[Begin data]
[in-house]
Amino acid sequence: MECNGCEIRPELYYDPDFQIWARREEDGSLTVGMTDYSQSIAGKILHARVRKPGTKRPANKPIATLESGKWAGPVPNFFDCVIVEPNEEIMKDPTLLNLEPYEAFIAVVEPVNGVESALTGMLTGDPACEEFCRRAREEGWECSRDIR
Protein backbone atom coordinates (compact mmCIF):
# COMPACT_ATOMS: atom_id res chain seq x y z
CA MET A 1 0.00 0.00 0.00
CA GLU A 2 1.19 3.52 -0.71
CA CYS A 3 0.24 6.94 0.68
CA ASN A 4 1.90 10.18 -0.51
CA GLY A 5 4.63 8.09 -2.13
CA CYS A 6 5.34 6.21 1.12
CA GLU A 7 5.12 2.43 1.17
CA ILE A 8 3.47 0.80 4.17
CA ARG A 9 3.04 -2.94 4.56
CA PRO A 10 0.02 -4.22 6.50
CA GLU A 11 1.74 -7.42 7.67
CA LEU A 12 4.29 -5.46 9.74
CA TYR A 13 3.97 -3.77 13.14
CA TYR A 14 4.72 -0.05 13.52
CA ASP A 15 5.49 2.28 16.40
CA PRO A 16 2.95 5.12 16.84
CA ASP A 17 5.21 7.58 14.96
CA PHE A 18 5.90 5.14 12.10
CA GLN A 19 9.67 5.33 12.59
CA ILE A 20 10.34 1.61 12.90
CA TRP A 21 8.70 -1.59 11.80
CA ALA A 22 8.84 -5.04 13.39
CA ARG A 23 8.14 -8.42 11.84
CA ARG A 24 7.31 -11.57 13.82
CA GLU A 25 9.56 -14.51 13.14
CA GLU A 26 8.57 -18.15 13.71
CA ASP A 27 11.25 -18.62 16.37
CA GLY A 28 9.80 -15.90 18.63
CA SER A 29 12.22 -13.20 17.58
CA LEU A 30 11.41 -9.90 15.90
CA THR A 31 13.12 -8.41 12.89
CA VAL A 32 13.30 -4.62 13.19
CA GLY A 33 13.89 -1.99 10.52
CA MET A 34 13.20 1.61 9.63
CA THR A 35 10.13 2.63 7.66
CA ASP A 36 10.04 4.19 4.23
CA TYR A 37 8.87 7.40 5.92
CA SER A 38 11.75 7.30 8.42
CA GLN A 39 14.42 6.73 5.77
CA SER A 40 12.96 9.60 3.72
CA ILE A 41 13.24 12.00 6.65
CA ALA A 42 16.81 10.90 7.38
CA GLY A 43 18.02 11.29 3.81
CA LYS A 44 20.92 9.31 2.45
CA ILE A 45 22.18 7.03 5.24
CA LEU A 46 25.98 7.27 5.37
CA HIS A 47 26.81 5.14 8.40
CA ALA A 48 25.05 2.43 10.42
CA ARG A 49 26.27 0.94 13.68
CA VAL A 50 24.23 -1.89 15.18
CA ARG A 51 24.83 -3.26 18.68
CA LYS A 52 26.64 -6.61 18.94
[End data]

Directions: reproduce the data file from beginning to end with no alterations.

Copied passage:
[in-house]
Amino acid sequence: MECNGCEIRPELYYDPDFQIWARREEDGSLTVGMTDYSQSIAGKILHARVRKPGTKRPANKPIATLESGKWAGPVPNFFDCVIVEPNEEIMKDPTLLNLEPYEAFIAVVEPVNGVESALTGMLTGDPACEEFCRRAREEGWECSRDIR
Protein backbone atom coordinates (compact mmCIF):
# COMPACT_ATOMS: atom_id res chain seq x y z
CA MET A 1 0.00 0.00 0.00
CA GLU A 2 1.19 3.52 -0.71
CA CYS A 3 0.24 6.94 0.68
CA ASN A 4 1.90 10.18 -0.51
CA GLY A 5 4.63 8.09 -2.13
CA CYS A 6 5.34 6.21 1.12
CA GLU A 7 5.12 2.43 1.17
CA ILE A 8 3.47 0.80 4.17
CA ARG A 9 3.04 -2.94 4.56
CA PRO A 10 0.02 -4.22 6.50
CA GLU A 11 1.74 -7.42 7.67
CA LEU A 12 4.29 -5.46 9.74
CA TYR A 13 3.97 -3.77 13.14
CA TYR A 14 4.72 -0.05 13.52
CA ASP A 15 5.49 2.28 16.40
CA PRO A 16 2.95 5.12 16.84
CA ASP A 17 5.21 7.58 14.96
CA PHE A 18 5.90 5.14 12.10
CA GLN A 19 9.67 5.33 12.59
CA ILE A 20 10.34 1.61 12.90
CA TRP A 21 8.70 -1.59 11.80
CA ALA A 22 8.84 -5.04 13.39
CA ARG A 23 8.14 -8.42 11.84
CA ARG A 24 7.31 -11.57 13.82
CA GLU A 25 9.56 -14.51 13.14
CA GLU A 26 8.57 -18.15 13.71
CA ASP A 27 11.25 -18.62 16.37
CA GLY A 28 9.80 -15.90 18.63
CA SER A 29 12.22 -13.20 17.58
CA LEU A 30 11.41 -9.90 15.90
CA THR A 31 13.12 -8.41 12.89
CA VAL A 32 13.30 -4.62 13.19
CA GLY A 33 13.89 -1.99 10.52
CA MET A 34 13.20 1.61 9.63
CA THR A 35 10.13 2.63 7.66
CA ASP A 36 10.04 4.19 4.23
CA TYR A 37 8.87 7.40 5.92
CA SER A 38 11.75 7.30 8.42
CA GLN A 39 14.42 6.73 5.77
CA SER A 40 12.96 9.60 3.72
CA ILE A 41 13.24 12.00 6.65
CA ALA A 42 16.81 10.90 7.38
CA GLY A 43 18.02 11.29 3.81
CA LYS A 44 20.92 9.31 2.45
CA ILE A 45 22.18 7.03 5.24
CA LEU A 46 25.98 7.27 5.37
CA HIS A 47 26.81 5.14 8.40
CA ALA A 48 25.05 2.43 10.42
CA ARG A 49 26.27 0.94 13.68
CA VAL A 50 24.23 -1.89 15.18
CA ARG A 51 24.83 -3.26 18.68
CA LYS A 52 26.64 -6.61 18.94